Mark Wahlberg allegedly refused casting of Christopher Plummer in 'All The Money'

Mark Wahlberg allegedly refused casting of Christopher Plummer in 'All The Money'

Mark Wahlberg allegedly refused casting of Christopher Plummer in 'All The Money'

USA Today reports that three sources confirmed Wahlberg was paid $1.5 million United States dollars for reshooting, while Williams was paid an $80 per diem totalling less than $1,000. "But everyone was so supportive, no one more than my 12-year-old daughter, who said, "You worked so hard on this".

Both actors are represented by the same agency.

Another anonymous source said Wahlberg's lawyers sent a letter to the film's financiers opposing Plummer's addition until payment was met.

Amber Tamblyn quickly responded via Twitter, "Michelle Williams was paid 1% of what her male co-star made on her latest film".

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Deadline learned today that before any of the reshoots occurred, Wahlberg took an 80% cut on what he normally earns ($15 million-plus a movie) in order to work with Scott and because it was a potential awards contender.

Ridley Scott's All the Money in the World made headlines late past year when the director was forced to reshoot the film following sexual misconduct allegations made against former star Kevin Spacey.

What's alarming and preposterous about this revelation is that Williams is a markedly more gifted and critically recognized film presence than Wahlberg, who hasn't even given a noteworthy acting performance in his career. Now, it has been revealed why and how Wahlberg was paid so much more than Williams and, the answer isn't in the least bit comforting.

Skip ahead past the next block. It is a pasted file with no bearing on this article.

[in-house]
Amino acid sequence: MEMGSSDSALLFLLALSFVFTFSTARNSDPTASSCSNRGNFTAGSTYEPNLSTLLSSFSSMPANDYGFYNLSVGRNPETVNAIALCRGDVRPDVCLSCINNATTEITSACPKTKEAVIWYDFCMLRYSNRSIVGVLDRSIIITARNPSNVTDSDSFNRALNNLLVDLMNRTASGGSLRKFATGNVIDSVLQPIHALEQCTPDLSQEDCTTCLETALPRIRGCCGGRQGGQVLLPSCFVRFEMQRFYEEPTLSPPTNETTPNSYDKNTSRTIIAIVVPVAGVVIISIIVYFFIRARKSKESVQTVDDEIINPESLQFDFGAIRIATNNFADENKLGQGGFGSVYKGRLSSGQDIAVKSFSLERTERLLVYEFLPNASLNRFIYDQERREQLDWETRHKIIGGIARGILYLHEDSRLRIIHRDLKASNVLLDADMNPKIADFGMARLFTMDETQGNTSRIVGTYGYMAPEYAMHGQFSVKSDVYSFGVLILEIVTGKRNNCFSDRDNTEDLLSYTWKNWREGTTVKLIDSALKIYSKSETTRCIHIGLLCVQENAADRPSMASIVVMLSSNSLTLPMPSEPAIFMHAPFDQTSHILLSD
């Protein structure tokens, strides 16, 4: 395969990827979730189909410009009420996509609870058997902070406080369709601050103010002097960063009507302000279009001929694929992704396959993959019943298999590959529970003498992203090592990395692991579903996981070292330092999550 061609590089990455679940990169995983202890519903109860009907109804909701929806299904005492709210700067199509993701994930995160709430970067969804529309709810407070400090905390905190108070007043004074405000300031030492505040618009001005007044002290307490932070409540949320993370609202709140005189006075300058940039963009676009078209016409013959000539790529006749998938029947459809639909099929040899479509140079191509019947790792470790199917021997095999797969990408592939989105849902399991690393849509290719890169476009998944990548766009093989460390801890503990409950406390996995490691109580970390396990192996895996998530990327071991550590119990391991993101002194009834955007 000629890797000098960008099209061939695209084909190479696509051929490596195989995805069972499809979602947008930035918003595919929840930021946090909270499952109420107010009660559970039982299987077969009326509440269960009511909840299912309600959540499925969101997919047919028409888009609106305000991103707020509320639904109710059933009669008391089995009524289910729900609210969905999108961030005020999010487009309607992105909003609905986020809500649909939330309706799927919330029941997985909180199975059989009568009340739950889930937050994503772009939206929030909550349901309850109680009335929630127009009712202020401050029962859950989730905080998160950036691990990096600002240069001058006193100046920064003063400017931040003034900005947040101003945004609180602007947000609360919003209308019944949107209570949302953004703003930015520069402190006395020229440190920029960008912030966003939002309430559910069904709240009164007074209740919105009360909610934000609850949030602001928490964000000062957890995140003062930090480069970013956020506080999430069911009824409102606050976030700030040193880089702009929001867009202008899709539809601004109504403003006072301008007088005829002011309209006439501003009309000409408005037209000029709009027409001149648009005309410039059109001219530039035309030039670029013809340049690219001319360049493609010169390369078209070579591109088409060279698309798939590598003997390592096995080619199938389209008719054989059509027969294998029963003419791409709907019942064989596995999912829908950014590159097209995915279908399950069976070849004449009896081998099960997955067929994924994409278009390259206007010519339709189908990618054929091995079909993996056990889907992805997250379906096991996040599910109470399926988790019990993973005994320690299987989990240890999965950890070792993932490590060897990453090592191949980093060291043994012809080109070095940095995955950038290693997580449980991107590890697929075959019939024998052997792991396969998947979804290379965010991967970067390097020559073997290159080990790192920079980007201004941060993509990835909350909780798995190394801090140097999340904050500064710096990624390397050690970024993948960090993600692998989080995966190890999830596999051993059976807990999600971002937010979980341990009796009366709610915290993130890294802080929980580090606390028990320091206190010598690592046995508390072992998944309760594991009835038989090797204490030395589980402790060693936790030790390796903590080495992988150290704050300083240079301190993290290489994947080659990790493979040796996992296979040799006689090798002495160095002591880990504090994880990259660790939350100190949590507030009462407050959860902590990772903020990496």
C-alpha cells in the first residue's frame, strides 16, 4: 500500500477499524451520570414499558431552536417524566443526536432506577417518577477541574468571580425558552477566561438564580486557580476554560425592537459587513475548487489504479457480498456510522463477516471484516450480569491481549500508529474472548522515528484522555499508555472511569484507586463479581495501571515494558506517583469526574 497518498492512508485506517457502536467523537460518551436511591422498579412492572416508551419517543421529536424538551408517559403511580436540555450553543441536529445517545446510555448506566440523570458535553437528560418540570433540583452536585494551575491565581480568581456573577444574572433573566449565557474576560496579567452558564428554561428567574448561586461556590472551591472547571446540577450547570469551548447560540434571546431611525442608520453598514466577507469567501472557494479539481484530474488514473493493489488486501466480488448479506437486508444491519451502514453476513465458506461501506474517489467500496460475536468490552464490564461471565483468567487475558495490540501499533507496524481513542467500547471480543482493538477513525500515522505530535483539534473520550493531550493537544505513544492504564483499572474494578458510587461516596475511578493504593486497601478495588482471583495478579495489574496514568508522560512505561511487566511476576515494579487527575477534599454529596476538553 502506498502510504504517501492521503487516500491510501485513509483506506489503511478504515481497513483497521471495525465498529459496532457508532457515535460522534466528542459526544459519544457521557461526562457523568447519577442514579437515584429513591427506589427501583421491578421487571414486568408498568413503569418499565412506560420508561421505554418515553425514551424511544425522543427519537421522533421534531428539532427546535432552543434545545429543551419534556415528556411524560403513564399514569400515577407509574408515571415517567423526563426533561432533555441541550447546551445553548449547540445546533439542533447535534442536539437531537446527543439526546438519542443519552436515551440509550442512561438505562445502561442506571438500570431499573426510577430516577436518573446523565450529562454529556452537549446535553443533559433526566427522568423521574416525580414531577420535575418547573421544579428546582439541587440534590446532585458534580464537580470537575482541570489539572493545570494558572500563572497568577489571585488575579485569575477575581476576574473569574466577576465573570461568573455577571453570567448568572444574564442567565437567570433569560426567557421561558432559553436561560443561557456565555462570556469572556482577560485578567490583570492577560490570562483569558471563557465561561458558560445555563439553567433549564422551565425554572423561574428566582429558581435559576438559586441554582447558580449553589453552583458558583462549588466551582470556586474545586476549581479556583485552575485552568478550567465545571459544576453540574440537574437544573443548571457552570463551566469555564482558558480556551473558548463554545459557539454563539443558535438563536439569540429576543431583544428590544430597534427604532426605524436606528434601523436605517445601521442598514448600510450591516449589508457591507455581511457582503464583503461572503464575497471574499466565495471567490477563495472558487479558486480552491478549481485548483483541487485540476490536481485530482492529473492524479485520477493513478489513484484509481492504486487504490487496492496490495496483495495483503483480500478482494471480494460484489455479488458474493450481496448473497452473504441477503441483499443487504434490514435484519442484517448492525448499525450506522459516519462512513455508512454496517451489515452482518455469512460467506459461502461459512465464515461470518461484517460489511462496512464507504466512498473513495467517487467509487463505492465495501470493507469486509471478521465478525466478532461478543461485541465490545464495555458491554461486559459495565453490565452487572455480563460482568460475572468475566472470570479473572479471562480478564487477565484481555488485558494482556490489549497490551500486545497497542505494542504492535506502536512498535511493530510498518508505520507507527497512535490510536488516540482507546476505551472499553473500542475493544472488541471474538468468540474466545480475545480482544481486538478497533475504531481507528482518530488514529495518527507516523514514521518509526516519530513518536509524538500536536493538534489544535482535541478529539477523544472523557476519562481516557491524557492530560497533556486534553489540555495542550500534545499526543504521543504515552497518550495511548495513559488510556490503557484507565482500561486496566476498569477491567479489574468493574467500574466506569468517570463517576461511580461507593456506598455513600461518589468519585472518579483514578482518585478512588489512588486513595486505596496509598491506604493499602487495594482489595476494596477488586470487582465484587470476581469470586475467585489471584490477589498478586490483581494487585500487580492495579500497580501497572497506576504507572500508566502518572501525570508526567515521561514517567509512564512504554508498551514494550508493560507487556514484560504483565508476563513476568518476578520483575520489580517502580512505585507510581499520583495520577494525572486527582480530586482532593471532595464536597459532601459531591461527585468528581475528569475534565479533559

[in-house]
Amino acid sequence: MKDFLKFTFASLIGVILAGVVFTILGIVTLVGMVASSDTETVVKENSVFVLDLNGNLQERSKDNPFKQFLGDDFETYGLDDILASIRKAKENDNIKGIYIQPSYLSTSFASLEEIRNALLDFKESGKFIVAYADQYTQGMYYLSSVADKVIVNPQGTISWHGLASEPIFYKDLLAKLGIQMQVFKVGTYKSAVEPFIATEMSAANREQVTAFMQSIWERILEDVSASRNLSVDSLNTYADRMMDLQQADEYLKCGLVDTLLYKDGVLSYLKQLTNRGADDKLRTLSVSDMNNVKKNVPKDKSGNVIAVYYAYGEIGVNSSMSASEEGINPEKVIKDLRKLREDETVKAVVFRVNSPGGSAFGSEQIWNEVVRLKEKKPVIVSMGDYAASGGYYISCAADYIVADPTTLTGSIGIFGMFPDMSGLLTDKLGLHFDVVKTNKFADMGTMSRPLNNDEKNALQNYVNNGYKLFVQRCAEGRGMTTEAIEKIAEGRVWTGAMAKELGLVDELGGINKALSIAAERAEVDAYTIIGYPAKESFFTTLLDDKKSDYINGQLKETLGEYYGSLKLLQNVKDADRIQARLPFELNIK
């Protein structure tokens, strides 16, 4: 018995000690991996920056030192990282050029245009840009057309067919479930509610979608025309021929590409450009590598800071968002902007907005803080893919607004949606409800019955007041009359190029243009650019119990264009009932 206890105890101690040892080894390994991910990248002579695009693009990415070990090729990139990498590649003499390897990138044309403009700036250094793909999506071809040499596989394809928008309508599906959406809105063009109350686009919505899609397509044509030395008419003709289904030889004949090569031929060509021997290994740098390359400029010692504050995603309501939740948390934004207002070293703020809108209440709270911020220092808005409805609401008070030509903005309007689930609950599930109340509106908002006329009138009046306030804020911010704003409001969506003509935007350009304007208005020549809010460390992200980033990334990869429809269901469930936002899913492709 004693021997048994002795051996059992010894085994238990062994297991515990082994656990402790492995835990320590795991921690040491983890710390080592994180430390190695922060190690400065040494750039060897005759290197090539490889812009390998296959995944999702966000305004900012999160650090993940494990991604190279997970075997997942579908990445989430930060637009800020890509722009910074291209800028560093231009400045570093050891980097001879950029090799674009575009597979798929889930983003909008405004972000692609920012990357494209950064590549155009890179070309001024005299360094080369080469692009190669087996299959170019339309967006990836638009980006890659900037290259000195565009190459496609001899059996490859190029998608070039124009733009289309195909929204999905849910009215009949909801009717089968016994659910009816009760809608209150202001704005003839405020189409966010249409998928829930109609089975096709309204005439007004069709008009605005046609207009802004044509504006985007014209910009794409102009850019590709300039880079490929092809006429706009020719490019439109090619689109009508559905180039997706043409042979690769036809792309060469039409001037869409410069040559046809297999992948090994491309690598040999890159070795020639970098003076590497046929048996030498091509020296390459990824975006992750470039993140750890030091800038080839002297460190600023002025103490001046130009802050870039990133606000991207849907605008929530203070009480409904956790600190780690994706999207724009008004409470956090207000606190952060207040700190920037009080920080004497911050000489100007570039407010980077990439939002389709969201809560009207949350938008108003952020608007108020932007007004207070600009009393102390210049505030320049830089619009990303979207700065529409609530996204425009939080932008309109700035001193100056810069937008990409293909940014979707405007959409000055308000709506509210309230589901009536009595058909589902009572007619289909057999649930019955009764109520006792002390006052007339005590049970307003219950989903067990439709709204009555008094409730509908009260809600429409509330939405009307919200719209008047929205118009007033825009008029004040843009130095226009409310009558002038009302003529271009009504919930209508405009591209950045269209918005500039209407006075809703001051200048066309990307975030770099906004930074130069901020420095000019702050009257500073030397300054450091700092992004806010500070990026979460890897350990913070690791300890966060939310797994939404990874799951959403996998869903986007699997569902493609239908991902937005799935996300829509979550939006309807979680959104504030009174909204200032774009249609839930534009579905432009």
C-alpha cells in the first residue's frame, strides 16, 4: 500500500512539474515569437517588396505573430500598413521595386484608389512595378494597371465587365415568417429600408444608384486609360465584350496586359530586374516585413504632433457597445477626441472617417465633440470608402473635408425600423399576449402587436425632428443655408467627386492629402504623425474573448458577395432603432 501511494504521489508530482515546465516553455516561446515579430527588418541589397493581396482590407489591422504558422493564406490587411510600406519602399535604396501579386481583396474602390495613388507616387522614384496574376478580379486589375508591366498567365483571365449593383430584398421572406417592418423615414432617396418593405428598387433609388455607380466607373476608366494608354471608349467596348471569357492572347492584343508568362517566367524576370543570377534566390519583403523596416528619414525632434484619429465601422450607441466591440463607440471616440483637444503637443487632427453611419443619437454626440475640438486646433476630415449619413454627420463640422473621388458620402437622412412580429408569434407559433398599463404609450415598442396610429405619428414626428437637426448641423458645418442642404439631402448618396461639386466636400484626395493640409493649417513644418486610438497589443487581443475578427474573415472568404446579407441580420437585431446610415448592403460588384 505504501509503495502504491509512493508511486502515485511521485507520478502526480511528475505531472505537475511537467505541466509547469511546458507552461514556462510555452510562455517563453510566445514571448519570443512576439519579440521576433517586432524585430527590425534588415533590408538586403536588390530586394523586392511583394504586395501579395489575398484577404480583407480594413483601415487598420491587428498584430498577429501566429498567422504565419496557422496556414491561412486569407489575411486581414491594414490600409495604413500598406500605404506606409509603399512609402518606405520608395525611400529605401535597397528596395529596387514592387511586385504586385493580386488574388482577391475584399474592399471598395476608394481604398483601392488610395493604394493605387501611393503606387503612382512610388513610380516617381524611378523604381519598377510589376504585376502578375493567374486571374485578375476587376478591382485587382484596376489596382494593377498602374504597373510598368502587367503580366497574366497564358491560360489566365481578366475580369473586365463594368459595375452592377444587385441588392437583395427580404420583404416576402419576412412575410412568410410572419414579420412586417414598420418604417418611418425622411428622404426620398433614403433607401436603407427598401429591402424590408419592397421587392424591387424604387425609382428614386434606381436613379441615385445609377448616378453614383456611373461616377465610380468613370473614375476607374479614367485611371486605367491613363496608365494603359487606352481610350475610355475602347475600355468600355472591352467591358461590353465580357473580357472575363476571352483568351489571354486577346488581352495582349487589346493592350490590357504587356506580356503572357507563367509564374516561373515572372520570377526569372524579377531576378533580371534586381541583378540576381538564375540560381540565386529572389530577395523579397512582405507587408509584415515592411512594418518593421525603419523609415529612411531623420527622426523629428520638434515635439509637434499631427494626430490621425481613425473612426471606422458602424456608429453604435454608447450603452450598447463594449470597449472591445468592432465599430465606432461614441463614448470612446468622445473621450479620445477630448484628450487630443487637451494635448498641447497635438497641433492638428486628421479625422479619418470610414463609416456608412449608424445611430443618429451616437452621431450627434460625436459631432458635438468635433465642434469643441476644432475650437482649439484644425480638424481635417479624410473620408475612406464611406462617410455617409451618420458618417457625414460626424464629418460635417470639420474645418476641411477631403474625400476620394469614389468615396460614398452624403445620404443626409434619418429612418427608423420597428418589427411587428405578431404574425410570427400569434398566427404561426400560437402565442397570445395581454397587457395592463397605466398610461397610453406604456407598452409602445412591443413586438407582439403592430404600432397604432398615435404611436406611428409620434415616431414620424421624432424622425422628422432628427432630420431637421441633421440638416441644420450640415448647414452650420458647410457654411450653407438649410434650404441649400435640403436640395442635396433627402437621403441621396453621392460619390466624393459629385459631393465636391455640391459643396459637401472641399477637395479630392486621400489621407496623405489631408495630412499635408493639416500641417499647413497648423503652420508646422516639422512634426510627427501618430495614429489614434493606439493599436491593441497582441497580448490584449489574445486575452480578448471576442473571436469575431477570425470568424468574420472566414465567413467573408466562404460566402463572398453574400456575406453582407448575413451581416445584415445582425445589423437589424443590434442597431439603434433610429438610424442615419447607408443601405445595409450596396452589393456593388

Plummer was brought in after Spacey was accused of sexual assault by multiple men, a decision that director Ridley Scott said was voted on unanimously by the entire cast and crew.

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But the movie, about the 1973 kidnapping of John Paul Getty III and his grandfather's refusal to pay a $17 million ransom, now finds itself embroiled in a new scandal.

But Williams and Wahlberg, who had both agreed to appear in All The Money In The World for less than their standard fee, took different approaches to the reshoot, according to people briefed on the matter. "She deserves more than 1% of her male co-star's salary", Ms Chastain tweeted.

The film "All the Money in the World" didn't live up to its title when it came to paying actress Michelle Williams - an uncomfortable revelation at a time when Hollywood is still trying to find its footing in treating women fairly, experts say.

Spokesmen for Imperative, William Morris Endeavor and Sony Pictures, which distributed "All the Money in the World", declined to comment for this article. If Williams' agents had asked the producers to guarantee equal pay rates for everyone involved, "All The Money In The World" would have avoided a round of bad press, and Scott and his colleagues would have gotten double credit.

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